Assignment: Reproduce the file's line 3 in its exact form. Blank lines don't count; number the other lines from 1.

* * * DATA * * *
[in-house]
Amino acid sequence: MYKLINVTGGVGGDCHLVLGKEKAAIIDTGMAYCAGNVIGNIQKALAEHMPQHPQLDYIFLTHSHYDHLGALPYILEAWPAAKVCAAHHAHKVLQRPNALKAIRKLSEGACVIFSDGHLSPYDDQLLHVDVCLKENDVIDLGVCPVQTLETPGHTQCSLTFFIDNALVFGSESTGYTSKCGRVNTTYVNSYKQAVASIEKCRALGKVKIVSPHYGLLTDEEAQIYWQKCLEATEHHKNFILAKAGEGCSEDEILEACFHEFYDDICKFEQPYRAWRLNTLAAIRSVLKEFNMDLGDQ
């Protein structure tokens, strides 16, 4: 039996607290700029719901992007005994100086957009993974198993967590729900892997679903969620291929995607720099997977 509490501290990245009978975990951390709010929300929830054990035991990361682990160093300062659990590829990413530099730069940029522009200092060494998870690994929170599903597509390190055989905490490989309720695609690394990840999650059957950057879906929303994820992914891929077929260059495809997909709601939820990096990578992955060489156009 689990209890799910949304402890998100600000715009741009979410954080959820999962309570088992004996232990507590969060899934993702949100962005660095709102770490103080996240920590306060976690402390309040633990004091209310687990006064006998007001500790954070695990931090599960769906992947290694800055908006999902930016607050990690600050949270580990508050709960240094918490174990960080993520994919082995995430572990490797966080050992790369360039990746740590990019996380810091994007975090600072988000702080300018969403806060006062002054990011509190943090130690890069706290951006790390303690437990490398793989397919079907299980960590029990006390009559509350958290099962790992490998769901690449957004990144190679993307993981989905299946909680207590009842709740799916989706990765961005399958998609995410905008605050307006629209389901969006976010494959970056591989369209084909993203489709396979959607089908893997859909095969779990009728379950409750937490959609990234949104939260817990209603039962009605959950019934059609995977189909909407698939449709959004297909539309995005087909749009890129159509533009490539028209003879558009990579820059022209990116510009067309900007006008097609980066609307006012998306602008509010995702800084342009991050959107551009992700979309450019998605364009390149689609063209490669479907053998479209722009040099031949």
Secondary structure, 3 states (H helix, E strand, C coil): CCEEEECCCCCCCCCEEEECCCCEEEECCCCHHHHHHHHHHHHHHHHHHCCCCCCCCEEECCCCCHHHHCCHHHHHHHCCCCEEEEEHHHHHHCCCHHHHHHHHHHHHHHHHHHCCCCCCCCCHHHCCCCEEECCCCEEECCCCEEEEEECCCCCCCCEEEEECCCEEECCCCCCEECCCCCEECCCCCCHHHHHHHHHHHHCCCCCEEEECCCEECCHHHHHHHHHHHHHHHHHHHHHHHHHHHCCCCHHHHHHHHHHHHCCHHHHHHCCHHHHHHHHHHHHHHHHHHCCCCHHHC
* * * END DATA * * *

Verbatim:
């Protein structure tokens, strides 16, 4: 039996607290700029719901992007005994100086957009993974198993967590729900892997679903969620291929995607720099997977 509490501290990245009978975990951390709010929300929830054990035991990361682990160093300062659990590829990413530099730069940029522009200092060494998870690994929170599903597509390190055989905490490989309720695609690394990840999650059957950057879906929303994820992914891929077929260059495809997909709601939820990096990578992955060489156009 689990209890799910949304402890998100600000715009741009979410954080959820999962309570088992004996232990507590969060899934993702949100962005660095709102770490103080996240920590306060976690402390309040633990004091209310687990006064006998007001500790954070695990931090599960769906992947290694800055908006999902930016607050990690600050949270580990508050709960240094918490174990960080993520994919082995995430572990490797966080050992790369360039990746740590990019996380810091994007975090600072988000702080300018969403806060006062002054990011509190943090130690890069706290951006790390303690437990490398793989397919079907299980960590029990006390009559509350958290099962790992490998769901690449957004990144190679993307993981989905299946909680207590009842709740799916989706990765961005399958998609995410905008605050307006629209389901969006976010494959970056591989369209084909993203489709396979959607089908893997859909095969779990009728379950409750937490959609990234949104939260817990209603039962009605959950019934059609995977189909909407698939449709959004297909539309995005087909749009890129159509533009490539028209003879558009990579820059022209990116510009067309900007006008097609980066609307006012998306602008509010995702800084342009991050959107551009992700979309450019998605364009390149689609063209490669479907053998479209722009040099031949």